Shoots From The Hip, Hip When He Shoots (Michael Ritchie)

The 1970’s in American cinema is quite rightly regarded as a decade of great creativity. Directors like Robert Altman, Arthur Penn, Stanley Kubrick & others, who had initially worked within the limitations of studio control, matured & flourished as they enjoyed greater independence. They inspired & were joined by the younger “movie brats” Coppola, Cimino, Lucas, Spielberg & Scorsese. It’s a list, a long one, I’ve not mentioned some of my & your favourites & I’m about to add Michael Ritchie. merited by an impressive run of films which still provoke & entertain & are always welcome when they come around on the TV.

 

Image result for downhill racer movie michael ritchieAfter Harvard Ritchie served his directorial apprenticeship on successful shows like “Dr Kildare”, “The Big Valley” & a single episode of “The Man From UNCLE”.  He directed 11 installments of “Run For Your Life”, a series starring Ben Gazzara created by the same crew who made “The Fugitive” (now that sounds good). His debut feature film, “Downhill Racer” (1969), hit cinemas just two weeks after “Butch Cassidy & the Sundance Kid” had become the current rage, the highest grossing film of the year & made Robert Redford a major star. In “Downhill Racer” Redford is matched with Gene Hackman, not yet as recognisable as he was to become, who had made a big impression in 1967’s “Bonnie & Clyde”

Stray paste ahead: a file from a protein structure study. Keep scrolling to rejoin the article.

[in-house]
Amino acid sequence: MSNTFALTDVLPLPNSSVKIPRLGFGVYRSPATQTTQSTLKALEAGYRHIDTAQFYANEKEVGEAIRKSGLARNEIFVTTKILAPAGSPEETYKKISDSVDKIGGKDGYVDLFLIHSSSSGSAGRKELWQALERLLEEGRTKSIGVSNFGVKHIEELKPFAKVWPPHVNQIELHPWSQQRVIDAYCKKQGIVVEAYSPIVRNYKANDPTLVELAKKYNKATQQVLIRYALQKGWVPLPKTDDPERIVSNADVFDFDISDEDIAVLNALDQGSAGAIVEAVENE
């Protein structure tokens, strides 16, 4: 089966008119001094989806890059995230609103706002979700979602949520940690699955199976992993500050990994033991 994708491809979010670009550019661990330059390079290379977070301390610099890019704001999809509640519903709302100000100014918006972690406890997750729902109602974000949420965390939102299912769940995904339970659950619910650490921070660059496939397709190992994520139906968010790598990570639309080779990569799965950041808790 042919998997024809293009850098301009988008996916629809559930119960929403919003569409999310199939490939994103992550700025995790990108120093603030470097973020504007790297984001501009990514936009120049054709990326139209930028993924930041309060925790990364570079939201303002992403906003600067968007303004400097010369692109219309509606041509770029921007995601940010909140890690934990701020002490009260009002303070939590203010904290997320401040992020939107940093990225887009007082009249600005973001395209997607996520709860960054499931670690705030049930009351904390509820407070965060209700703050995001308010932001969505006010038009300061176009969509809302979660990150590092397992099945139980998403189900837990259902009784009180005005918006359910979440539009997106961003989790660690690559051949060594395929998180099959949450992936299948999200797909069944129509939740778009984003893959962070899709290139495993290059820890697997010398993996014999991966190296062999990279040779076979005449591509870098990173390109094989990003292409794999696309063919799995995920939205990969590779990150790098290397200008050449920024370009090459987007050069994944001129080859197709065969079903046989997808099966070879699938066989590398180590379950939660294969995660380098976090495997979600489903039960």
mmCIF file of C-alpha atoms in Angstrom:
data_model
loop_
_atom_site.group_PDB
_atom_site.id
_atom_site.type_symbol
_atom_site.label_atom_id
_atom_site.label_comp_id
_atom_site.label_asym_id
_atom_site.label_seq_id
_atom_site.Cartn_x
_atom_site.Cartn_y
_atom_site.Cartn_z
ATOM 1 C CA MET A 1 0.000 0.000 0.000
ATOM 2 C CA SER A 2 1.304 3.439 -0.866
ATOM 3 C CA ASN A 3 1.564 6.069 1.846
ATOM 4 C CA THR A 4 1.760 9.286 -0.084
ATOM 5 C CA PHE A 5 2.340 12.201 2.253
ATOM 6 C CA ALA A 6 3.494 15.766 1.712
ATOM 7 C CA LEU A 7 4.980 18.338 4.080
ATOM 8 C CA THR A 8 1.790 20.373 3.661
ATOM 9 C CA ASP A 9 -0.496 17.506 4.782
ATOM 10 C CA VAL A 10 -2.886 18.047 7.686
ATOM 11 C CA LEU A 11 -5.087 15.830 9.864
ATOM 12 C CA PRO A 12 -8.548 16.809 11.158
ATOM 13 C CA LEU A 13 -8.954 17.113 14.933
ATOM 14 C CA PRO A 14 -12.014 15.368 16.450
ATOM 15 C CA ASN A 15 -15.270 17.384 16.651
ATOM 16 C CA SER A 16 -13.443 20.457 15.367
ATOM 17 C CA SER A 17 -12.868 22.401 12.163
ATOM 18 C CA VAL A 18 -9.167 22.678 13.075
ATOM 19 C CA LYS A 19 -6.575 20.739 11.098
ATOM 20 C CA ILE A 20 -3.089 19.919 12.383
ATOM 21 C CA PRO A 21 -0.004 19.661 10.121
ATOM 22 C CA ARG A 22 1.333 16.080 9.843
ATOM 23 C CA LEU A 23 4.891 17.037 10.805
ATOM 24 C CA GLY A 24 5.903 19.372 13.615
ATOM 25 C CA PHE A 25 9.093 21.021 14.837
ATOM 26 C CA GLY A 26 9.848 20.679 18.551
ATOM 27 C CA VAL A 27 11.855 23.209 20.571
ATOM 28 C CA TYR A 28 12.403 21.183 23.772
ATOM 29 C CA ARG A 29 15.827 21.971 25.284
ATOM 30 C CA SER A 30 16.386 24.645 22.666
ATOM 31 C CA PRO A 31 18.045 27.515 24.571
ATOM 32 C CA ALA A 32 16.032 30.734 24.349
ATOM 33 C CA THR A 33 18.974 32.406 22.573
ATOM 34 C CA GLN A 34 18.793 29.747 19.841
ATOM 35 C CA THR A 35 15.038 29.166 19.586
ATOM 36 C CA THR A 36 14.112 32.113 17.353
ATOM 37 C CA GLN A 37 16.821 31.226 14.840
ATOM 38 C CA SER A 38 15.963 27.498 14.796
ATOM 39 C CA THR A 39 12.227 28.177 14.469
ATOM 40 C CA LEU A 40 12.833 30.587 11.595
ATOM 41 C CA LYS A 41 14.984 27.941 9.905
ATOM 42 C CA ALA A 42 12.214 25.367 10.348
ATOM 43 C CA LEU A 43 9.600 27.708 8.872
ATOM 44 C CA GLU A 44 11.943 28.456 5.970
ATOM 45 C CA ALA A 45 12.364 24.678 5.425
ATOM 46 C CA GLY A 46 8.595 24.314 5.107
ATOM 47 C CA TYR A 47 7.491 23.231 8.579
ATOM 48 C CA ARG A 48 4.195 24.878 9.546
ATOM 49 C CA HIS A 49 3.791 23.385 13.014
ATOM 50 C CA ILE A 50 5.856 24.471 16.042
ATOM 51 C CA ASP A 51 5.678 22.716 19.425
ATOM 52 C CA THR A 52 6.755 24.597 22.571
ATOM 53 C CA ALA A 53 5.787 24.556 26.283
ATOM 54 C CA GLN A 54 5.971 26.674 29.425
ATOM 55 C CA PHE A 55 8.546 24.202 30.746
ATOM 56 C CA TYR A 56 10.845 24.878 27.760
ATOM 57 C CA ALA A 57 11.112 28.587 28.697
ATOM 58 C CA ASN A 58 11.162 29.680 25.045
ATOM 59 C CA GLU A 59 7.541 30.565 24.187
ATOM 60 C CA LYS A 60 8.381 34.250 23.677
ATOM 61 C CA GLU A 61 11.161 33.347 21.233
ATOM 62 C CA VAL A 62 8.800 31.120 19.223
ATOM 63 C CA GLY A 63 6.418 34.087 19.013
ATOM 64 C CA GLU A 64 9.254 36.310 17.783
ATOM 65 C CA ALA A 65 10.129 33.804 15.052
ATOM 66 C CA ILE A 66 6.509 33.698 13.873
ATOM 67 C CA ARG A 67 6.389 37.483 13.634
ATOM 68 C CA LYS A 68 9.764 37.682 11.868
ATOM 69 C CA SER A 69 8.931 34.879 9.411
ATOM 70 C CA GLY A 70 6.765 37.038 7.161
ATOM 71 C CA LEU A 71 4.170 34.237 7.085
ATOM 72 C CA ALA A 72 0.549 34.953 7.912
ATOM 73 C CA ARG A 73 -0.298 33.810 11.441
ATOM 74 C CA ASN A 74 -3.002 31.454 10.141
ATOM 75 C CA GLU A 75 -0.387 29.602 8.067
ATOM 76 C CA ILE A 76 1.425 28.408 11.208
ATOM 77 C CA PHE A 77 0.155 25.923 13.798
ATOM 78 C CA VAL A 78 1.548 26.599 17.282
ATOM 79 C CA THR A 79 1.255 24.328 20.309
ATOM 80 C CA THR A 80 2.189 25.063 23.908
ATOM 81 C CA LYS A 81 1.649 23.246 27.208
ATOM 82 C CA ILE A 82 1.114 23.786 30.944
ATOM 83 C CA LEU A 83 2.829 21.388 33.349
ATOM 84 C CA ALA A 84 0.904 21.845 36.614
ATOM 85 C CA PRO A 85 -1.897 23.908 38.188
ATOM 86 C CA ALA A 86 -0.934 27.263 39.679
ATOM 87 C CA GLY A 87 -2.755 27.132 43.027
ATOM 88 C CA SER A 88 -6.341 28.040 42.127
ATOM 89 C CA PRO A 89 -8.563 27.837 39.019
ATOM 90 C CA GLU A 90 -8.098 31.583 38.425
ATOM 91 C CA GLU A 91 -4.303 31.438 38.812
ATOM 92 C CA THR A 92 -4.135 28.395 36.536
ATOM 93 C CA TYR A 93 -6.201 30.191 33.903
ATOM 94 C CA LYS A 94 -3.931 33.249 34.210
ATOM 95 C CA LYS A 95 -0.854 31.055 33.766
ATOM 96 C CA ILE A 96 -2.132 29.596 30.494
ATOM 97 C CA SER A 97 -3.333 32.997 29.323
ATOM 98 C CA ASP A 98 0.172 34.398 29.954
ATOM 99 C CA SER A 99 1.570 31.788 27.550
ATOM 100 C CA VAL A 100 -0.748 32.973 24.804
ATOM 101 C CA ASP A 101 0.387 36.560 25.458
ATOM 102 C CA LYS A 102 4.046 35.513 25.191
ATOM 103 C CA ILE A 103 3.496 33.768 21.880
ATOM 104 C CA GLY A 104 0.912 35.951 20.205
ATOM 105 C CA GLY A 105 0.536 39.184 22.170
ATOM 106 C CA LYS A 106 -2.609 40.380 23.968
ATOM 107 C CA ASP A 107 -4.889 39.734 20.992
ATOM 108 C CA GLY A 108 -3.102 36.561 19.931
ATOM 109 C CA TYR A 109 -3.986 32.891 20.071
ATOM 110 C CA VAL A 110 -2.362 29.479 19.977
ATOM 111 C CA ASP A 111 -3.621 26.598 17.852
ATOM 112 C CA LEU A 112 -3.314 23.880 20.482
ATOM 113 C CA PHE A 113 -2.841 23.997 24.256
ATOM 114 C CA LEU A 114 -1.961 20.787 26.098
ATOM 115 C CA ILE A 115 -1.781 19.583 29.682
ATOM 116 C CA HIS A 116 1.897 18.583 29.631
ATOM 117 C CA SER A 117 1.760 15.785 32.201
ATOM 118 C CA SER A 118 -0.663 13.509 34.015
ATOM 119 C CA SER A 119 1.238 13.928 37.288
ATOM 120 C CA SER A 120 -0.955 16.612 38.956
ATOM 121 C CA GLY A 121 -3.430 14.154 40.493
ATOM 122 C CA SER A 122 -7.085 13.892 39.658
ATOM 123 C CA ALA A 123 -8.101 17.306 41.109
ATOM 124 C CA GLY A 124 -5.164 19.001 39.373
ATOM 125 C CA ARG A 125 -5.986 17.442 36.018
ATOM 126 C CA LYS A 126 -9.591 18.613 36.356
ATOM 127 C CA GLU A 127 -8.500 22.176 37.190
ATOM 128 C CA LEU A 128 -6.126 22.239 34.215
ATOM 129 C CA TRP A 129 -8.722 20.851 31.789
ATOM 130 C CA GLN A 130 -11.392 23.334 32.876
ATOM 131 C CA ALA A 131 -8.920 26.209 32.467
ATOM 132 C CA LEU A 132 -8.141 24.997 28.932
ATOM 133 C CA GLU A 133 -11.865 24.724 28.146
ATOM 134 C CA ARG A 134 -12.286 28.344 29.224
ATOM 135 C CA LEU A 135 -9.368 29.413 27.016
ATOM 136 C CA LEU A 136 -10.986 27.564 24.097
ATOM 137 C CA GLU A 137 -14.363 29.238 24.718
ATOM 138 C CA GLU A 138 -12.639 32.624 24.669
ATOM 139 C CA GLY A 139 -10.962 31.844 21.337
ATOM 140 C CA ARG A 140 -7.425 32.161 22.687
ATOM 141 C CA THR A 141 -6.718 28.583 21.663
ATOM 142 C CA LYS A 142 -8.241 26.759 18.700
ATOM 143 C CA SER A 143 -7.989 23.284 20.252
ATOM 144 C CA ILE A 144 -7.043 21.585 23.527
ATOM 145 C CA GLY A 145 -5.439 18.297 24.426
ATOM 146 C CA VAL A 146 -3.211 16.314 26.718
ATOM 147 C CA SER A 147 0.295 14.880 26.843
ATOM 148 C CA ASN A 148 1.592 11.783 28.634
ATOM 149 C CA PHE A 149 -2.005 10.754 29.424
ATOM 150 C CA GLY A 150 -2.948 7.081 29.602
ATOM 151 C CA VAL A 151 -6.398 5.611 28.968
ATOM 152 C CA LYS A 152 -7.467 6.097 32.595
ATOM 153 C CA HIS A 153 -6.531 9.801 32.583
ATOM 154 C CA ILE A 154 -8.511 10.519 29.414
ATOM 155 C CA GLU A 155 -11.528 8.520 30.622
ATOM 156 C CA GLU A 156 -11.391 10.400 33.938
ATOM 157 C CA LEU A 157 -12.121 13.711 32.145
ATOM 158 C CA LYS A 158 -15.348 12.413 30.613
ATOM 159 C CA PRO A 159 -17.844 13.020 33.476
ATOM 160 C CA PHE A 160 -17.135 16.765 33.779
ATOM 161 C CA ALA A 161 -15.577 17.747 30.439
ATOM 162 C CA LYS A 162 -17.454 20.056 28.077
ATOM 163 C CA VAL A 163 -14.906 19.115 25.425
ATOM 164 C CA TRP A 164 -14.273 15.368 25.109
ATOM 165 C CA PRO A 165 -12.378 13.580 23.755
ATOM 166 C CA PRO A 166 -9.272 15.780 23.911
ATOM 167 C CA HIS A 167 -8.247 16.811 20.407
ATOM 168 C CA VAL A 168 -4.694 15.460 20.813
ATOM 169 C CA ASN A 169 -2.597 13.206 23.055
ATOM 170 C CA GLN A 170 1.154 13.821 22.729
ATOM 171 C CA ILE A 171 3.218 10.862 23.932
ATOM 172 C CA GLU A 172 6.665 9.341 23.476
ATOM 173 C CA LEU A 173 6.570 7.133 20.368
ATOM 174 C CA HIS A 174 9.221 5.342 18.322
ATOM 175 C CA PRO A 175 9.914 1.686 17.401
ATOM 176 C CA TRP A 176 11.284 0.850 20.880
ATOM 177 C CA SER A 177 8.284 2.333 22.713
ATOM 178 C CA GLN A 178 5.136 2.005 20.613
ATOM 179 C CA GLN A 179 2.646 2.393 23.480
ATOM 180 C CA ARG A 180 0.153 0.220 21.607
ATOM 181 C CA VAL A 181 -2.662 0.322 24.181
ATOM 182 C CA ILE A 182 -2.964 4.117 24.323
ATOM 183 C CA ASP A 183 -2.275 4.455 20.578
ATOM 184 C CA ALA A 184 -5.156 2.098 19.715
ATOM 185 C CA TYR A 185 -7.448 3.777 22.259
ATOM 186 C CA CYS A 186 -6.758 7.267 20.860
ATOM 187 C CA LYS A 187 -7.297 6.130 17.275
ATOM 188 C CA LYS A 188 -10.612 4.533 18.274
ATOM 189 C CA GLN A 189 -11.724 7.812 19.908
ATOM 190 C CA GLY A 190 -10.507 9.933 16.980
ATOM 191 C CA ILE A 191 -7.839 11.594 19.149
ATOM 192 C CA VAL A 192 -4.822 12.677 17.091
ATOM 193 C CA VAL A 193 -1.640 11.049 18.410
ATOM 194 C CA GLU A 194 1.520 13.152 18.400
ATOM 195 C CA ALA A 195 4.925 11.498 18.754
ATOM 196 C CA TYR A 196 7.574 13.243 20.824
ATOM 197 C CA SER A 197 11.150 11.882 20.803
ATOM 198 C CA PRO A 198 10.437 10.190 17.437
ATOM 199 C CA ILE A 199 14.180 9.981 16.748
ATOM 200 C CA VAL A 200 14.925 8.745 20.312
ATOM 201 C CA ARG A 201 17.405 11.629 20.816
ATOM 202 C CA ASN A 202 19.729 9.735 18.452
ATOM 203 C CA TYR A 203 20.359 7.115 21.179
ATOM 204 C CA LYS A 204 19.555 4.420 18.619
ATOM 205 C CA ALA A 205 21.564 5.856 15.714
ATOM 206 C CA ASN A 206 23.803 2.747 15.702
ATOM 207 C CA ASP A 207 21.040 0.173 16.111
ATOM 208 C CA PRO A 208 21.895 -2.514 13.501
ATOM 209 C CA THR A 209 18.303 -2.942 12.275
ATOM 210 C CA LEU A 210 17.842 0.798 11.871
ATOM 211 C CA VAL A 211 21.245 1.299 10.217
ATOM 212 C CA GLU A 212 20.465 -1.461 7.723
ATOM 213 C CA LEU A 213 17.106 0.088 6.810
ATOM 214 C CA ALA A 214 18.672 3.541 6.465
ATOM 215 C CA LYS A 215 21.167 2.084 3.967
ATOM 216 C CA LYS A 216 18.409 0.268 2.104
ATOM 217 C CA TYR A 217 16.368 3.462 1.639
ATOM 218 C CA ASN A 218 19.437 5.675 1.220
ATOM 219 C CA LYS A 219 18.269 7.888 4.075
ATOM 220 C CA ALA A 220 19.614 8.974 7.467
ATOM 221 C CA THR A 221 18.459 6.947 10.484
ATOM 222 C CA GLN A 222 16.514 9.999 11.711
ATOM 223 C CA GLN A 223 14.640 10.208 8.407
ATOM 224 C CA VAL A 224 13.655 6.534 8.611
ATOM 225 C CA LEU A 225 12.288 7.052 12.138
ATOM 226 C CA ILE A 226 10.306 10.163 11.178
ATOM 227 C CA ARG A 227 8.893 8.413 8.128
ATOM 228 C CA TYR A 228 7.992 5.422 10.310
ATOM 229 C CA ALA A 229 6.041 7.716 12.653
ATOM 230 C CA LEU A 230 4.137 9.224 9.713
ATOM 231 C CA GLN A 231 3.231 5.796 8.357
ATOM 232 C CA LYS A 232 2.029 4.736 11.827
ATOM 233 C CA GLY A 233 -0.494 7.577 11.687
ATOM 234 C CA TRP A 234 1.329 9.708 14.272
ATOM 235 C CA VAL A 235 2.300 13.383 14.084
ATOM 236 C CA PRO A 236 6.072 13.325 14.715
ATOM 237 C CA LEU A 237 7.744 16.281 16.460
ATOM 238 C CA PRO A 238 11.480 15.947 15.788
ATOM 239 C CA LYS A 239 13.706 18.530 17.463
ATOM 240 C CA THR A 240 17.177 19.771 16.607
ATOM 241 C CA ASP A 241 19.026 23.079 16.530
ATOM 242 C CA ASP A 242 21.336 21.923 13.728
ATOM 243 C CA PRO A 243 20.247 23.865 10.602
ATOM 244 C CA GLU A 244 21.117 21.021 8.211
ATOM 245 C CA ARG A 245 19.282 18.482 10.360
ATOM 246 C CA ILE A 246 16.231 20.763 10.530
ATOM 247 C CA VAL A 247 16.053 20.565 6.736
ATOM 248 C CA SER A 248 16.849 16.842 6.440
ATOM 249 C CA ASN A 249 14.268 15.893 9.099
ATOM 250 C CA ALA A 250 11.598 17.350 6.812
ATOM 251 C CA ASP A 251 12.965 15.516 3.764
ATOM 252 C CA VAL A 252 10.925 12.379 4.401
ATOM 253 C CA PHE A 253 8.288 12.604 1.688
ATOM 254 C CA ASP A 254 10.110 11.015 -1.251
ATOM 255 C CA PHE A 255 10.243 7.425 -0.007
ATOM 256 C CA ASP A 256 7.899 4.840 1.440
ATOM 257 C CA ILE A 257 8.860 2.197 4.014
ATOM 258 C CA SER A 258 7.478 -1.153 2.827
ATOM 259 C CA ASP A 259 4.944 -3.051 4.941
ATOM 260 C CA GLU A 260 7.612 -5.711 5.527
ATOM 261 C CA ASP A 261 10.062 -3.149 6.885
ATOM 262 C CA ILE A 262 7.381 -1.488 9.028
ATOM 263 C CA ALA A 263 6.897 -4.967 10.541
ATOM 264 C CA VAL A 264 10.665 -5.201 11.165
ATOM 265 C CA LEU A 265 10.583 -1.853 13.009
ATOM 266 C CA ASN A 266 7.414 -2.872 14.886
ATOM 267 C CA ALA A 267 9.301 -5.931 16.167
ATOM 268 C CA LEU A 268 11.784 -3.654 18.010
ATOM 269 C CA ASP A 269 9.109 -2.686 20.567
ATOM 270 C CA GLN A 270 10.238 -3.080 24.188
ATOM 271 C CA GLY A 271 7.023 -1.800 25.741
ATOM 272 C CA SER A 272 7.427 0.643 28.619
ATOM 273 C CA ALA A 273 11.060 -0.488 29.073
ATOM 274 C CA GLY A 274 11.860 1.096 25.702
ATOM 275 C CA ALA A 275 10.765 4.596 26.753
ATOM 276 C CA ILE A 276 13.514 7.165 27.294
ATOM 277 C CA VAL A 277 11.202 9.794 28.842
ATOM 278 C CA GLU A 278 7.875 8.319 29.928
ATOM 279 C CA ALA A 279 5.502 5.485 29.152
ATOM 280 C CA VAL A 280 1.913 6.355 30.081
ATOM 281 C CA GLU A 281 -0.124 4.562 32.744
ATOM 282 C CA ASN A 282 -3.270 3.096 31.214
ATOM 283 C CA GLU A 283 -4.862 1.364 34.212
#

The film is a sharp, succinct commentary on competition & success set in the world of Alpine skiing. Redford’s Olympic hopeful is talented, narcissistic & arrogant, he clashes with the pragmatic, angry (you’ve seen Gene act) coach Hackman. The spare semi-documentary feel, Ritchie hired Ken Loach’s cinematographer & sound man, & the excellently shot race scenes made “Downhill Racer” a pretty good sports movie (it’s not really about sport) & a distinctive, well-received debut for Ritchie. His next two films, released in 1972, featured the same actors.

 

 

Image result for prime cut movieFirst up was “Prime Cut” which matched Lee Marvin (Devlin),  a hitman with a heart, against Hackman (Mary Ann), a slaughterhouse owner with a sideline in slavery. Devlin is sent  to the Kansas prairies by the Chicago Mob after Mary Ann had made mincemeat & then sausages of the previous man for the job. This bootleg butchery is shown in Ritchie’s stylish opening sequence. “Prime Cut” is an amoral, violent, entertaining action film. Marvin is a man with a mission, not to be distracted by Hackman’s moustache-twirling bad guy or young orphan Poppy (Sissy Spacek). There’s a nod to Hitchcock with a combine harvester chase through a cornfield. Spoiler alert…the people get away, a car gets killed.